KENNY CHESNEY AND TIM MCGRAW
PHILADELPHIA — “Honestly, we talked about just doing one show this year.”
Kenny Chesney chuckles and shakes his head. The country music superstar is sitting on his tour bus parked at Lincoln Financial Field, home to the Philadelphia Eagles, trying to explain how his “Brothers of the Sun” tour with Tim McGraw got a little, well, a lot bigger than he expected, as 53,000 folks enjoy a lively afternoon tailgate outside on a scorching June afternoon.
“I called him and said, ‘Look, I’m not sure what I’m doing next year. I know I want to do at least one stadium show. What do you think about doing it with me?’ ”
McGraw, a longtime Chesney friend, a country superstar in his own right with a new album — “Emotional Traffic” — and no dummy, said yes. And then, says Chesney with a laugh, “One show led to two. And then everybody started talking and said, ‘If we’re all good with doing two, why can’t we do eight?’ And then next thing you know it’s 16. And then it’s 23. And we’re doing two in Boston again.”
It’s not just the number of shows that’s big. According to Pollstar, “Brothers of the Sun” is the highest grossing tour of the summer, raking in more than the next artists on the list — Coldplay and Roger Waters — by a roughly 2-to-1 margin and selling over a million tickets. It comes to a close with shows this Friday and Saturday at Chesney’s local home away from home, Gillette Stadium.
In his dressing room, McGraw contemplates his and Chesney’s long friendship and the ways things have changed since they last toured together in the early ’00s.
“There was a lot of drinking involved before,” says McGraw with a chuckle, noting he hasn’t had a drink in four years.
The pair clearly don’t need alcohol to throw a party, as will be evidenced later in the evening when McGraw strides out during Chesney’s encore to trade songs with his buddy, as well as openers Jake Owen and Grace Potter & the Nocturnals. The bond between the pair is clear both onstage, especially during their revved-up recent hit duet “Feel Like a Rock Star,” and off, when the two talk about each other and the ways in which the landscape has shifted for them in the intervening years.
McGraw, the headliner earlier on, became even more popular with a string of hits including “Live Like You Were Dying,” “Southern Voice,” and the recent “Felt Good on My Lips.” He also embarked on a successful acting career in films like “Friday Night Lights” and “The Blind Side.”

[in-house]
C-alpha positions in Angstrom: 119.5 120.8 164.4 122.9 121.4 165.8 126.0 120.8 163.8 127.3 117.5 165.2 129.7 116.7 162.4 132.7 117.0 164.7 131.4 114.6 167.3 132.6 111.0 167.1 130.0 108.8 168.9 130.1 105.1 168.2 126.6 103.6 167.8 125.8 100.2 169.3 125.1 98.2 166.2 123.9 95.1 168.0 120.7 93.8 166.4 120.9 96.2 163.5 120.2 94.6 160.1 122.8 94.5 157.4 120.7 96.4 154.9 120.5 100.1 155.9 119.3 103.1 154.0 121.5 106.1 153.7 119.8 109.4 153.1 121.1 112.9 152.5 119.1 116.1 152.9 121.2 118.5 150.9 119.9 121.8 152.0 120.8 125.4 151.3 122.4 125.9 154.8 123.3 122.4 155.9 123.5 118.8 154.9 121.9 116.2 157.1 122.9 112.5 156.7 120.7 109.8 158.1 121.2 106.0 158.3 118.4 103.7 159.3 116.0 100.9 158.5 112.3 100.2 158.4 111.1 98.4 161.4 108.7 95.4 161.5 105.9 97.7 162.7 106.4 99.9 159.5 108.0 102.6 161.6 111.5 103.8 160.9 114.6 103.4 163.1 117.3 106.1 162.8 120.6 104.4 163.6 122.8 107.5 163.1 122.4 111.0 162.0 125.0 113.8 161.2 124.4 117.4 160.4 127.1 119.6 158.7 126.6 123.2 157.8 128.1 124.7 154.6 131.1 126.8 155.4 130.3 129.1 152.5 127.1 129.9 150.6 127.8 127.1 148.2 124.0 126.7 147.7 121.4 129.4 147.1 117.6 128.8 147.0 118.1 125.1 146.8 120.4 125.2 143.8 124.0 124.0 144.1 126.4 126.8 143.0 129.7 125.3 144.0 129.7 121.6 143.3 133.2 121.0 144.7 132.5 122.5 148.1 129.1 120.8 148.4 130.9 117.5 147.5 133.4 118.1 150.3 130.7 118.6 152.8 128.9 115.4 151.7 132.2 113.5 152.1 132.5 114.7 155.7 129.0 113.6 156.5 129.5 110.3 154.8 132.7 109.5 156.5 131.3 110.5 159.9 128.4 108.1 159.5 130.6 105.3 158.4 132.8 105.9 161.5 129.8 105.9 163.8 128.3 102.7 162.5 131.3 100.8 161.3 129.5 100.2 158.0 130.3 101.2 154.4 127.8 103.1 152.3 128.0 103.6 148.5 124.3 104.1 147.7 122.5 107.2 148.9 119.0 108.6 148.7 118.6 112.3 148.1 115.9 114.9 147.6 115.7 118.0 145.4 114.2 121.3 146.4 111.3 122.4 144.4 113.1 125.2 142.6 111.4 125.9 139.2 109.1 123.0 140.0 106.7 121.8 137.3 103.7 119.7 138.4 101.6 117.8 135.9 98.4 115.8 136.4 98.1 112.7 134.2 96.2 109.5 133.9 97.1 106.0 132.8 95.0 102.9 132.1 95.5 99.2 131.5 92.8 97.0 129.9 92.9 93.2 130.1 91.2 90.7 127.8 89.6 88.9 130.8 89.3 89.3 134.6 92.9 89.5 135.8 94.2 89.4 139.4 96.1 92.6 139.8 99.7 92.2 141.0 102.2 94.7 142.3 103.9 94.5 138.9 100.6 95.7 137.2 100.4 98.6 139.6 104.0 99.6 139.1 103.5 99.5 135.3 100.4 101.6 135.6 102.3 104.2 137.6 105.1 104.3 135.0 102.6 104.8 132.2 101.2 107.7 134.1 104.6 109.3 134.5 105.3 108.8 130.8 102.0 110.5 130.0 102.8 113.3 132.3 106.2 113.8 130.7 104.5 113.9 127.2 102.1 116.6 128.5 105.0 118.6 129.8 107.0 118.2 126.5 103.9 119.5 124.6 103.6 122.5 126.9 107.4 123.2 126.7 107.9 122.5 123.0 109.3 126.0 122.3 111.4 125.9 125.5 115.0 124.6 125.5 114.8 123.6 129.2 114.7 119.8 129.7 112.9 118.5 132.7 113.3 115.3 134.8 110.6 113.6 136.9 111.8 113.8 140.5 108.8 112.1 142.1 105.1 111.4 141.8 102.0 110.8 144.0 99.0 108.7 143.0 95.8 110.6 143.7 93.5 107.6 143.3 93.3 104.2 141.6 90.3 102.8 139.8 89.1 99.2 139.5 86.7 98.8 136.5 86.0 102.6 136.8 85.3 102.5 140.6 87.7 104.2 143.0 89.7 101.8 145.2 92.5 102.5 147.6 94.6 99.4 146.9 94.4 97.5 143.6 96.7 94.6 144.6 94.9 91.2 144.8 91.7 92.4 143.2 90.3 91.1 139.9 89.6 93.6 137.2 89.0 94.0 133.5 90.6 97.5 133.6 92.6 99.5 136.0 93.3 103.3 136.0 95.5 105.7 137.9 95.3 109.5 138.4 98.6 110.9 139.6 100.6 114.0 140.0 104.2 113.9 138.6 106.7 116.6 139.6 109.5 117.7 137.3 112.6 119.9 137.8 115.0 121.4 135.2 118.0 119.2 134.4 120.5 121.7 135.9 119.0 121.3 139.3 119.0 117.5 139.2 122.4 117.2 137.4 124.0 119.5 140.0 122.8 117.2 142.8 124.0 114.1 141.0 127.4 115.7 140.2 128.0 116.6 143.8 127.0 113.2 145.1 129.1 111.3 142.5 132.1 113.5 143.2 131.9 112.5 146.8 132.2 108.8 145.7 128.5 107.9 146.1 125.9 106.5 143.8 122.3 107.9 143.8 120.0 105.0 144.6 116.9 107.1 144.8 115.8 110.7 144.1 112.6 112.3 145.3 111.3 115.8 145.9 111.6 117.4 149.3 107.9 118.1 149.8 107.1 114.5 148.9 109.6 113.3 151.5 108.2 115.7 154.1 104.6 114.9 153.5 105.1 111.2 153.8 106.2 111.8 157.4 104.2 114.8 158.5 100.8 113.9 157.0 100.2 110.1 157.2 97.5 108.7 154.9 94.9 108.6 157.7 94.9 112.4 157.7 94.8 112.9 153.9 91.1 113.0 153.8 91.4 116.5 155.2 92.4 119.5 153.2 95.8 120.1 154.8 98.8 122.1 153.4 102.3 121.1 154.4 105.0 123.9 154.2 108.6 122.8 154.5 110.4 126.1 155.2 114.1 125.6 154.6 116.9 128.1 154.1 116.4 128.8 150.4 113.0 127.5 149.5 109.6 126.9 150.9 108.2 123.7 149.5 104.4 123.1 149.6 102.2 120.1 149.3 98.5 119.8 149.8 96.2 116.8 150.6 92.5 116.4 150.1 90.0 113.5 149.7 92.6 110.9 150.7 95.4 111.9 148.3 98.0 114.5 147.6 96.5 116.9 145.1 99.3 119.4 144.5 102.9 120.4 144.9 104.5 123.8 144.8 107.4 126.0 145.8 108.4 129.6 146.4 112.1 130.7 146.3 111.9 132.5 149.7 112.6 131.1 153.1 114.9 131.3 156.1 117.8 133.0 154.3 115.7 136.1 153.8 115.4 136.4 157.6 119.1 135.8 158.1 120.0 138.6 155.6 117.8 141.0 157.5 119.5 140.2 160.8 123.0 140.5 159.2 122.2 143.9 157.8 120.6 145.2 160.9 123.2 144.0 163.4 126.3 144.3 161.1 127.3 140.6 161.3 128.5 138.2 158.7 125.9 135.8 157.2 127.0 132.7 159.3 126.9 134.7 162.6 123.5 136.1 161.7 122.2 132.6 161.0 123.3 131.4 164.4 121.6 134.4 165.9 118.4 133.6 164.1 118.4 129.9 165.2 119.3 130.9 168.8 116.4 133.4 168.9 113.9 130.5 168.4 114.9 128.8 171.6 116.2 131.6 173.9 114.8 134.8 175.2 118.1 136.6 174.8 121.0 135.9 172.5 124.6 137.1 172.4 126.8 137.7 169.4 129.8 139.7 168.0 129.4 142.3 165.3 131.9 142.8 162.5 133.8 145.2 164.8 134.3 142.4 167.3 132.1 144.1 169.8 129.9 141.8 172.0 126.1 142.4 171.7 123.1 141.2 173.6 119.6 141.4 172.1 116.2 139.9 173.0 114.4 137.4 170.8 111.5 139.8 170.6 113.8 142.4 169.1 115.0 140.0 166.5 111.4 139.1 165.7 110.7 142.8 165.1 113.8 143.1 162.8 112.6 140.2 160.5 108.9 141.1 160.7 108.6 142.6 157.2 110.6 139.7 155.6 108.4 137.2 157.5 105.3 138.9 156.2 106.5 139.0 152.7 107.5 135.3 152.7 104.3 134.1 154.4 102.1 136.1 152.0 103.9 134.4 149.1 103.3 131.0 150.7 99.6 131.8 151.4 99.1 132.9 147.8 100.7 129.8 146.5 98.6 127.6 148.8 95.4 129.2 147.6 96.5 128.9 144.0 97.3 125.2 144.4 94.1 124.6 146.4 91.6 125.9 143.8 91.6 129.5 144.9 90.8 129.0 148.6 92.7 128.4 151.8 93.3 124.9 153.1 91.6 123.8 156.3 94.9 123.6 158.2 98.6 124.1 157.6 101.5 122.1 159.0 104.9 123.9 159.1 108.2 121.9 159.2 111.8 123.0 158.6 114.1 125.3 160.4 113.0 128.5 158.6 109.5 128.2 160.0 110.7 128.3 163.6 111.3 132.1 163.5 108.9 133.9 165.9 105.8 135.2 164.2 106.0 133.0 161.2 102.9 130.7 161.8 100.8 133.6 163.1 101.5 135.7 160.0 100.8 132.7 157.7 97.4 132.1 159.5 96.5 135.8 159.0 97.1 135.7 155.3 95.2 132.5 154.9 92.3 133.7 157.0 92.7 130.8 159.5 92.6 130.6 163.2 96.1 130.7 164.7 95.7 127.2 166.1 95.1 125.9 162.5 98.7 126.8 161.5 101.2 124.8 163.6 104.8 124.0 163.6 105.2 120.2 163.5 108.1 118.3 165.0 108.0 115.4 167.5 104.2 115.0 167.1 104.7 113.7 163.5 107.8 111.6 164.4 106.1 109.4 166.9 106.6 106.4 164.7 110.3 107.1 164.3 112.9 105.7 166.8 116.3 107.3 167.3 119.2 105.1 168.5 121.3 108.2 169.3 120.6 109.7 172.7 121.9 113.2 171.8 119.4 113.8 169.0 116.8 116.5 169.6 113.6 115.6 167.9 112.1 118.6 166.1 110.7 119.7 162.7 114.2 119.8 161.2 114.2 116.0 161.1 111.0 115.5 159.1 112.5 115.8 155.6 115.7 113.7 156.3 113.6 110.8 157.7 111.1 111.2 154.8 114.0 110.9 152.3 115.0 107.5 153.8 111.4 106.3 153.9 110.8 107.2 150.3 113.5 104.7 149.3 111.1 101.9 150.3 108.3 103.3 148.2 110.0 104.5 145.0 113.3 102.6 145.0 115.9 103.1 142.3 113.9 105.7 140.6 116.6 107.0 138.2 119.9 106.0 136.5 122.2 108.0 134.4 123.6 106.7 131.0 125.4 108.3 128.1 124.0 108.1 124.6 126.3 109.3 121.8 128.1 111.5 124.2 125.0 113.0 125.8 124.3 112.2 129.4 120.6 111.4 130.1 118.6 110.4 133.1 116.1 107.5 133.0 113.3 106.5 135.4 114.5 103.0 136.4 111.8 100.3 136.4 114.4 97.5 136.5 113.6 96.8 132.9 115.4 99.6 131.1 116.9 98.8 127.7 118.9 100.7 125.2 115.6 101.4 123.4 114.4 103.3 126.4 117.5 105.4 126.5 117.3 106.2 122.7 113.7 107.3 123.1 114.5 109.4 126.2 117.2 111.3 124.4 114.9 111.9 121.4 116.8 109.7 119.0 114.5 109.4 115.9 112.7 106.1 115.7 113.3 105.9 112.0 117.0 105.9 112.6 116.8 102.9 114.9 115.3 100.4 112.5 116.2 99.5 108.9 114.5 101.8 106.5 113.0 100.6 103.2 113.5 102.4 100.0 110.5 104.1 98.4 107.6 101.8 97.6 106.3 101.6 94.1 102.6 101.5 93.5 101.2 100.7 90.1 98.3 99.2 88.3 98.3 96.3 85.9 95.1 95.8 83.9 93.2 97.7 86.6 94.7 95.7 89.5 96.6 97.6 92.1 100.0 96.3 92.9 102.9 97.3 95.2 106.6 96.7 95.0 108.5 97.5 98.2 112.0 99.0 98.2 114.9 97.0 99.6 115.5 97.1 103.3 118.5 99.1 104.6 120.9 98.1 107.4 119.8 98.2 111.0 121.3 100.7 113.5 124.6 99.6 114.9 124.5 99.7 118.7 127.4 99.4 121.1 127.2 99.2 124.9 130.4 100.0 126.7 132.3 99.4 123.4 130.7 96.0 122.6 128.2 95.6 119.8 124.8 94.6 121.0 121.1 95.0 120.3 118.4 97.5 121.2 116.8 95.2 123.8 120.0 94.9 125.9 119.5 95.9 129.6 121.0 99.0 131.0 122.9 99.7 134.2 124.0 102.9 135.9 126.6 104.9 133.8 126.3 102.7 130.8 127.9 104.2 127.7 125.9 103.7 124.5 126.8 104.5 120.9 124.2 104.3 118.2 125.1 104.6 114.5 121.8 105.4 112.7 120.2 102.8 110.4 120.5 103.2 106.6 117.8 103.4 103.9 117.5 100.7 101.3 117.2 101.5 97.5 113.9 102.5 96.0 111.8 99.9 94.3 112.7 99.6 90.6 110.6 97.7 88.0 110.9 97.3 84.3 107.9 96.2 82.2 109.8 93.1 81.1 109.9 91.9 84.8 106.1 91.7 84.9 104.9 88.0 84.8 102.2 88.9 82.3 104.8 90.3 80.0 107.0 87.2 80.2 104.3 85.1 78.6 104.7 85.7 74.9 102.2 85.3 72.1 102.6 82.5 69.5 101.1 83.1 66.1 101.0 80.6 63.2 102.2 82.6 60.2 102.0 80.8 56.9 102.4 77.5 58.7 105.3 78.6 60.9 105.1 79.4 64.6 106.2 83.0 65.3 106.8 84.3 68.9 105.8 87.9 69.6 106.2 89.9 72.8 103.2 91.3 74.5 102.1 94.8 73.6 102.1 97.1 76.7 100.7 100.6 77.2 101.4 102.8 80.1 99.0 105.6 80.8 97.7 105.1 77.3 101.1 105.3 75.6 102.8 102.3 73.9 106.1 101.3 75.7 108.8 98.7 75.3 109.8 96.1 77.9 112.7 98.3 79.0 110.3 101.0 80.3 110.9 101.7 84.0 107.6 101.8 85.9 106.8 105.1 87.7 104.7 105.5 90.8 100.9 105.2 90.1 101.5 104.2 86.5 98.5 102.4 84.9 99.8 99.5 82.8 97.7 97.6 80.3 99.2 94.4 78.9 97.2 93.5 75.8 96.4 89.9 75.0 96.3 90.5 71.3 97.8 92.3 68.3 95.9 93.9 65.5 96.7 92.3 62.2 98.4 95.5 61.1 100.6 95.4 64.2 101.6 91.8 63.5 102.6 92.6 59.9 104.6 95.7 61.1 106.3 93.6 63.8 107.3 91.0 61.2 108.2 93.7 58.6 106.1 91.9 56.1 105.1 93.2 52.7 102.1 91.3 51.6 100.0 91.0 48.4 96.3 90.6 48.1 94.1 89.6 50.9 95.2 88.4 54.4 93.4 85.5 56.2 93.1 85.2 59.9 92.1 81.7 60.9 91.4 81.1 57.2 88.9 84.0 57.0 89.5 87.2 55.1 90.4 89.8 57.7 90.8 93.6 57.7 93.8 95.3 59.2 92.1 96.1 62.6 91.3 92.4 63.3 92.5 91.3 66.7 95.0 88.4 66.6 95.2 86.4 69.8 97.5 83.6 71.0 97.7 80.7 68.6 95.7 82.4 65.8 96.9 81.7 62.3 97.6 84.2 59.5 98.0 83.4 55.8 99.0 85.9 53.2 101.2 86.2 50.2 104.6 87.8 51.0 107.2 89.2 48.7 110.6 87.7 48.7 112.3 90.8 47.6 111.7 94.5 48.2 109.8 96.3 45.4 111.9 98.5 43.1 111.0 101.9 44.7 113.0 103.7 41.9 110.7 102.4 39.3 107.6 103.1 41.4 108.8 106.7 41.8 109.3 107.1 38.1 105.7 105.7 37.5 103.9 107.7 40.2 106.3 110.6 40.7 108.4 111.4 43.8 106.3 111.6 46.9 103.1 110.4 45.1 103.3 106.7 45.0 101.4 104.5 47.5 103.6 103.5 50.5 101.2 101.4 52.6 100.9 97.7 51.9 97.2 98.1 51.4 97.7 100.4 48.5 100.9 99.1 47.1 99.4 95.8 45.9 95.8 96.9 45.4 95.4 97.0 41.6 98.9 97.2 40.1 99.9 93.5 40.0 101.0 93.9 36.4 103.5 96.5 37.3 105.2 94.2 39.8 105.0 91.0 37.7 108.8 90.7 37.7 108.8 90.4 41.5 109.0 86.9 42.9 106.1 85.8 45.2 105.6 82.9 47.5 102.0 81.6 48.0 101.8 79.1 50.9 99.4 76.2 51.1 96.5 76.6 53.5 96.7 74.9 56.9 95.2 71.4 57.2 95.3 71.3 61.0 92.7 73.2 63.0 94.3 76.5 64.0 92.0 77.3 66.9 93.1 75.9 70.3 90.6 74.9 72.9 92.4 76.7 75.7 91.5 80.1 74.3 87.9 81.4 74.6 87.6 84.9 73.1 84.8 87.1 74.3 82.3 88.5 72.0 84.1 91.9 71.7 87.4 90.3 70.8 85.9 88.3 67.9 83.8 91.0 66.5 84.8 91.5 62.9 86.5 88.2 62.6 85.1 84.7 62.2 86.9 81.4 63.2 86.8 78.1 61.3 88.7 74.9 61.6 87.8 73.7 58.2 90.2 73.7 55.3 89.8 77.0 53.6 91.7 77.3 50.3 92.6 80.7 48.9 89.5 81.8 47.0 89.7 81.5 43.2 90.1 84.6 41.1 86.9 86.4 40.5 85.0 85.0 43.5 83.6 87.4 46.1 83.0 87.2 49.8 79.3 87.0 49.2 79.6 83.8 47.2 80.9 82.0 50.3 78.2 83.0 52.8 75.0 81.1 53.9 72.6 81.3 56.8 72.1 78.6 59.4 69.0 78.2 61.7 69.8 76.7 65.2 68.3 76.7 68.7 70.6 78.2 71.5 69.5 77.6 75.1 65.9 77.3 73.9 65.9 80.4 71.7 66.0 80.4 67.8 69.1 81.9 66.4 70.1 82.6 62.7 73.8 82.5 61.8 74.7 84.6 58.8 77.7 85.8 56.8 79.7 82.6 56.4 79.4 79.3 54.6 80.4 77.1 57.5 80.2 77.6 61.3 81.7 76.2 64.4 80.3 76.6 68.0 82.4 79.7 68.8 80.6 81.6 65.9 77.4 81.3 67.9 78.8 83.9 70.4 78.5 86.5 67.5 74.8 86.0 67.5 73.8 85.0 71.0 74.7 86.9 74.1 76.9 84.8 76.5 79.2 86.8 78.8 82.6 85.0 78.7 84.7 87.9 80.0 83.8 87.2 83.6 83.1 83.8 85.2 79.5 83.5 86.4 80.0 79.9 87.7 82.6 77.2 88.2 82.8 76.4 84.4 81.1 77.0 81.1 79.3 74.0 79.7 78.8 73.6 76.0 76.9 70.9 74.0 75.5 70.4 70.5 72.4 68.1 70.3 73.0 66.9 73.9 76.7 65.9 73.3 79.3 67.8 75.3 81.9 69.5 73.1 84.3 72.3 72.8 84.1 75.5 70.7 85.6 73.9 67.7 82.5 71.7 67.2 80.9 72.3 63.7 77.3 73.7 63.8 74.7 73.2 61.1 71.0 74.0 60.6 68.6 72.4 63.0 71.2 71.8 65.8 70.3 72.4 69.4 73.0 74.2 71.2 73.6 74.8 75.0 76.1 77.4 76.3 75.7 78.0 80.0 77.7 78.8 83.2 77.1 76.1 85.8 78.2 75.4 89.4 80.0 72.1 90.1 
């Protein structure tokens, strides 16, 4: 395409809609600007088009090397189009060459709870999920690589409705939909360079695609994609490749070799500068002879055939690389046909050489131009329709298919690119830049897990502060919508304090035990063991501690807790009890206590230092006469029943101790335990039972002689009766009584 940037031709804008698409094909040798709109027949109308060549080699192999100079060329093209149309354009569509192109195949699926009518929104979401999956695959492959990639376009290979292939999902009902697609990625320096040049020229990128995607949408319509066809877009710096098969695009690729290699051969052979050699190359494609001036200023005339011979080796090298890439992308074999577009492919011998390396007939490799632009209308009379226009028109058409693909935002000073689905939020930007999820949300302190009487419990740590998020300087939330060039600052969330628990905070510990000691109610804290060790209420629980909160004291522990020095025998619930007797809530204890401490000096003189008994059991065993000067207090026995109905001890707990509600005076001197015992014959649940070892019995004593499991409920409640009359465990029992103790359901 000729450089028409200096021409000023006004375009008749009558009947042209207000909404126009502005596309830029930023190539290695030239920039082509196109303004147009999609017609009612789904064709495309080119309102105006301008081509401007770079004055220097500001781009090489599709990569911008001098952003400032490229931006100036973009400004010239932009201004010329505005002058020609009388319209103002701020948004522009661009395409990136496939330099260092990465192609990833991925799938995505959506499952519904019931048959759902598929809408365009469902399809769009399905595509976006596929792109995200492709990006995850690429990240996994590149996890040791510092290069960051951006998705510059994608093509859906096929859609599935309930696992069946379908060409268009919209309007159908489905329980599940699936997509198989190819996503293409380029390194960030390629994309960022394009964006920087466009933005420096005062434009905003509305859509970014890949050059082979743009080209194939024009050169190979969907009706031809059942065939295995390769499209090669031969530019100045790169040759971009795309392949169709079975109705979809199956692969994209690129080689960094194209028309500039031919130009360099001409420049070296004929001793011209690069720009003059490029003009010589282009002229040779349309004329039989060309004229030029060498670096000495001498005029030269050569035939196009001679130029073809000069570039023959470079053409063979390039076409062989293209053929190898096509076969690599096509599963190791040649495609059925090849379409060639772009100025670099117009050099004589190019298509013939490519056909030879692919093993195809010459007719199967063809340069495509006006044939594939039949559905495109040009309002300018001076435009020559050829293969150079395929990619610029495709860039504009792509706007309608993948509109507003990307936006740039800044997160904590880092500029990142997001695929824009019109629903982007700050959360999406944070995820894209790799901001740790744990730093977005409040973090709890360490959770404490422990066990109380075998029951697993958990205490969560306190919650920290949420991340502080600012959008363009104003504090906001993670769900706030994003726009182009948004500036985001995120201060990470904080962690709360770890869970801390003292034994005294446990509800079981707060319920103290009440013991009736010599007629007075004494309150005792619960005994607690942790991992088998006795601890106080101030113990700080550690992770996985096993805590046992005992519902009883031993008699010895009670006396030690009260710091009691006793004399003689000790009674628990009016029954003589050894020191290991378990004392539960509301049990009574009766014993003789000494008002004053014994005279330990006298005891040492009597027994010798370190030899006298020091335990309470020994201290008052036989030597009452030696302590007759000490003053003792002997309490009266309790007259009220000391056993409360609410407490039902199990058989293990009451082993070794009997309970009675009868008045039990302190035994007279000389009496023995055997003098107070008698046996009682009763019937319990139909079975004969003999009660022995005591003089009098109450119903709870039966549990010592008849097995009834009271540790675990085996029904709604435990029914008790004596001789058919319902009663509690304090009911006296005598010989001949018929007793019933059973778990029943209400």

And Chesney simply exploded, scoring his own clutch of hits dedicated to nostalgia (“I Go Back,” “Young,”) and the escapist, laid-back Caribbean/country lifestyle (“When the Sun Goes Down,” “Beer in Mexico”) that catapulted him to the top of the touring heap. Combined they have more than 50 No. 1 singles and trophy cases groaning with hardware from the Grammys, the Academy of Country Music, and the Country Music Association, among others.
“Me and Tim have been friends a long time. We’ve been on different paths. We’ve been on parallel paths. Our lives have changed in a lot of ways since the last time that I opened for him in 2001. But the moment that he comes up onstage with me is a great moment,” says Chesney. “He doesn’t have to be there first of all, and he is. There’s years of investment with us.”
Chesney and McGraw also find themselves at similar places in their careers and enjoying the sense of creative liberation that comes with success.
“I feel like a young artist and I’m just really starting to figure out who I am and what it is that I do and just starting to get halfway decent at it,” says McGraw of the varied sounds of “Emotional Traffic.” “You try to grow. I want to get better. If I didn’t think I could get any better I’d probably quit doing it.”
For his part, Chesney continues to expand his horizons as a songwriter and in song choices and trusts that his audience will be open to the good-time anthems as well as more reflective songs like “You and Tequila” — featuring Potter — from 2010’s “Hemingway’s Whiskey” and tunes like “I’m A Small Town” on his latest album, “Welcome to the Fishbowl.”
“When you get to the point in your career that I have, you start competing with yourself in ways, and I do feel like I need to push my audience but not alienate them,” he says. “That is a small target to hit, but it’s possible. It’s a great creative place to be in right now.”
As is the big stage they share.
“It’s an incredible feeling to have that many people at one time all on the same wavelength,” says McGraw. “It’s something that you live for.”
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